The final topic would be the relationship between the U.S. and China in global governance. The new Biden administration is unlikely to accept China’s rhetoric of multilateralism and global governance at face value. In contrast to the Trump administration, which started competition from trade disputes and escalated it to ideological disputes, the Biden administration will seek areas of cooperation at both bilateral and multilateral level. However, it will seek to thoroughly pursue the U.S. values and public interests of global community on certain issues such as climate change, human rights, intellectual property, fair trade, and cyber security. By doing so, considering his eight-year experience in multilateral diplomacy as vice president of the Democratic Party’s Obama administration, Biden is expected to reduce the room for criticism about the U.S. unilateralism as the Chinese leaders did during the Trump administration on the international stage such as the UN. Nevertheless, amidst the unprecedented aftermath of the election, the new administration’s immediate tasks appear to be achieving domestic political stability and integration and overcoming the COVID-19 crisis. Only after these, the U.S. is expected to establish a new international role in the post-COVID international order.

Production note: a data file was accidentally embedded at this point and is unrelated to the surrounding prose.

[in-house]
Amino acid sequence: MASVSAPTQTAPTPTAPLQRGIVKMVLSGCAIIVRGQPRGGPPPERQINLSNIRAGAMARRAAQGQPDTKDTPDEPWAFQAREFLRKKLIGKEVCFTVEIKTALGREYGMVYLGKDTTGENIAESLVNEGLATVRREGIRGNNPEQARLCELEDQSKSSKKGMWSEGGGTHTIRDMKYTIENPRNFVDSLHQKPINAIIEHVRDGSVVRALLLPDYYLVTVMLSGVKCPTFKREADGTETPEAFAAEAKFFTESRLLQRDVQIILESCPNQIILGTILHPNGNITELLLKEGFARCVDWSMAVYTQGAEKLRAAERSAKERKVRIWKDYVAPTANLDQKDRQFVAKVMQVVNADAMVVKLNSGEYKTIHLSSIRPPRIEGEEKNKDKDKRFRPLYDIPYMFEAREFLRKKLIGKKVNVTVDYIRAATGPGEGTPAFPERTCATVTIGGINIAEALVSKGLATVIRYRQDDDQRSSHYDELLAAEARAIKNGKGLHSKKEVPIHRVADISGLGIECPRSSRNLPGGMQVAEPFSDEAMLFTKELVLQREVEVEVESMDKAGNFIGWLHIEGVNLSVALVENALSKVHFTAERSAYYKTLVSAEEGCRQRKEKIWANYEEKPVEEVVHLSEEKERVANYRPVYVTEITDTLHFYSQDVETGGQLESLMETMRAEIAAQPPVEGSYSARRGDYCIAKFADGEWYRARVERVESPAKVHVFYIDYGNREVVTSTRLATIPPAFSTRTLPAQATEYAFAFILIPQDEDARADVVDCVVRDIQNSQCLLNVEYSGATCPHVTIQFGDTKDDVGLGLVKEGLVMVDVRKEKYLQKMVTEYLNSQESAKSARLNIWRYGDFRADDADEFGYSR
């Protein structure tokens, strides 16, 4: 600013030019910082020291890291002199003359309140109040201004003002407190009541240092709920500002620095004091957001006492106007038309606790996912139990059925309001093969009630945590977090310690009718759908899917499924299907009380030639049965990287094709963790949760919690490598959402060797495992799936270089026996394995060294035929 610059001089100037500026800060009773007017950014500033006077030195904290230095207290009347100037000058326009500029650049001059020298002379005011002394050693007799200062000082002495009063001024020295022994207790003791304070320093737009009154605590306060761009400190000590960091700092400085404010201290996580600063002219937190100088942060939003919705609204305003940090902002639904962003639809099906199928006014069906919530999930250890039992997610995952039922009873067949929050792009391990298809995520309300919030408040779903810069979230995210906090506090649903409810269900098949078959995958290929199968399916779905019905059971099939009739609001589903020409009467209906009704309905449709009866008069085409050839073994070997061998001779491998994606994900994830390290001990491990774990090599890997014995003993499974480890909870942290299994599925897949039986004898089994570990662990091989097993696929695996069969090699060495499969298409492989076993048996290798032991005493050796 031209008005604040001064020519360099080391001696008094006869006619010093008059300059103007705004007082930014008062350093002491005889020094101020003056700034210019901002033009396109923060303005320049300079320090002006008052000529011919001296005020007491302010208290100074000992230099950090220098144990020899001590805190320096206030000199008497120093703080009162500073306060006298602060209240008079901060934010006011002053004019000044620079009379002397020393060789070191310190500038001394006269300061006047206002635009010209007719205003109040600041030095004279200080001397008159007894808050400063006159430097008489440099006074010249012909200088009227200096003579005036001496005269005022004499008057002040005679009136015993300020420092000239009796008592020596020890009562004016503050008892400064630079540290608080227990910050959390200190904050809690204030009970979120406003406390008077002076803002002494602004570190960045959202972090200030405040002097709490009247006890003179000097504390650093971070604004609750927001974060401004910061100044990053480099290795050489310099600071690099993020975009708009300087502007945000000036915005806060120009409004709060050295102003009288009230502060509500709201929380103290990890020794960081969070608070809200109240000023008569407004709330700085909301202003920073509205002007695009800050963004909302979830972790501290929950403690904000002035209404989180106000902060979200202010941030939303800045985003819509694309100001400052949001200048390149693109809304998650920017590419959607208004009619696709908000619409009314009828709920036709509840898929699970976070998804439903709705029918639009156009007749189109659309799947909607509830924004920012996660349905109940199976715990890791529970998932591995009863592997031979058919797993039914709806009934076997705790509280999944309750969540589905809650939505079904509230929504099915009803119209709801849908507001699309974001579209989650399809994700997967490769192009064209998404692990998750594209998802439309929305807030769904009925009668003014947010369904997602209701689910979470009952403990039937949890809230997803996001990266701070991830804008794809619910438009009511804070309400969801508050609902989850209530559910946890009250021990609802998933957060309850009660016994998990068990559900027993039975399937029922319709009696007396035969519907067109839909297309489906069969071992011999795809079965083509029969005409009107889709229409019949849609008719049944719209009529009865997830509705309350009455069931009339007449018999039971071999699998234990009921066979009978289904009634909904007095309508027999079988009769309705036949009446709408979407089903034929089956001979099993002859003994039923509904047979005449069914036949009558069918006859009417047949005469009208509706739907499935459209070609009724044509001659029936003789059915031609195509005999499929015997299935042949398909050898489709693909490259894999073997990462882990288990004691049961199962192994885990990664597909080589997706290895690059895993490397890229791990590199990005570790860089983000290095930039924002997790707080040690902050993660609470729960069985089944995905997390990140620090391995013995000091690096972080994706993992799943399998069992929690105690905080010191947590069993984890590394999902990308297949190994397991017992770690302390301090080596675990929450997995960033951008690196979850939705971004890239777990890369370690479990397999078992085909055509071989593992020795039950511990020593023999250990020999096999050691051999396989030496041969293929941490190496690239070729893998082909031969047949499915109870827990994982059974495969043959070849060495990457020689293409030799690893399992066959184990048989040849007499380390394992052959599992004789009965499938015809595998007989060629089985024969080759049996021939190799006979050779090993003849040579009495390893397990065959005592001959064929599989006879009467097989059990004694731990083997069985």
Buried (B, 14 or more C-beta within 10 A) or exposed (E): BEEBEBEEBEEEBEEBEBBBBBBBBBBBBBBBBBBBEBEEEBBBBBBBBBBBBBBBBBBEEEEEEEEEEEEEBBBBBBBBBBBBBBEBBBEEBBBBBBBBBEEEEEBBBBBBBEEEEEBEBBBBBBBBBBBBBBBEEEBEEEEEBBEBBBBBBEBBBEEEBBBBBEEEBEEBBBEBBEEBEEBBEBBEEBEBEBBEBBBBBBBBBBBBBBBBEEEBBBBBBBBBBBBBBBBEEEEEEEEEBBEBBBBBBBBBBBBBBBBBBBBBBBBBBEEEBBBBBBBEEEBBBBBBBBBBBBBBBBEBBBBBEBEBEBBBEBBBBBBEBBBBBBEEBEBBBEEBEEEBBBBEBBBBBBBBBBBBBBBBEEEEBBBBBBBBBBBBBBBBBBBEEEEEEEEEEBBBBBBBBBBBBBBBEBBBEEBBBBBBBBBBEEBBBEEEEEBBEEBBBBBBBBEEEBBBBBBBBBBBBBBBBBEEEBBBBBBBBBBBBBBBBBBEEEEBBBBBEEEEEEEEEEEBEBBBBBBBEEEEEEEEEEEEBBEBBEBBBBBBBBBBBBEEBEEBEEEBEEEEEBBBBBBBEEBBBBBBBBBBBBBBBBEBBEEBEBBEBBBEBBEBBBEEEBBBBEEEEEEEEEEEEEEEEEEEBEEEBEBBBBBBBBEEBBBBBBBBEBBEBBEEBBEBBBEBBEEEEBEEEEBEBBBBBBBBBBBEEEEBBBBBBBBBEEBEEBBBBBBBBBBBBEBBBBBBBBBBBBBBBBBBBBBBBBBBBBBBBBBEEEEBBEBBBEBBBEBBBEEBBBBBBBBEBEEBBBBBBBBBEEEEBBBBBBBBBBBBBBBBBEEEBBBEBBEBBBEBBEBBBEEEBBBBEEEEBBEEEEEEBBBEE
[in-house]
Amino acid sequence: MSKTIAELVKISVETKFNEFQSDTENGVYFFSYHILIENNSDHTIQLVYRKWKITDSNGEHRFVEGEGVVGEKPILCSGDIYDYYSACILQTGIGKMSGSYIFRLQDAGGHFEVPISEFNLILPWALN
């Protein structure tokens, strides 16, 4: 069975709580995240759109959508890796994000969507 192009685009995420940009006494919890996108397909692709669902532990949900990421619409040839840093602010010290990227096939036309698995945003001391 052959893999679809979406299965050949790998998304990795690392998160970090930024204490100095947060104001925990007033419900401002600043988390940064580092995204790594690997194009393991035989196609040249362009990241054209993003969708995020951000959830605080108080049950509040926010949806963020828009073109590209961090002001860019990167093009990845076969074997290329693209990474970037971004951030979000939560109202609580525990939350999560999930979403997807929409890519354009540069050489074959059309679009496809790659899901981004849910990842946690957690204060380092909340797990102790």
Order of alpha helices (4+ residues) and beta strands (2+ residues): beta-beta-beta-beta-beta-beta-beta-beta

※ Translator’s note: This is a summarized unofficial translation of the original paper which was written in Korean. All references should be made to the original paper.
※ This article is written based on the author’s personal opinions and does not reflect the views of the Sejong Institute.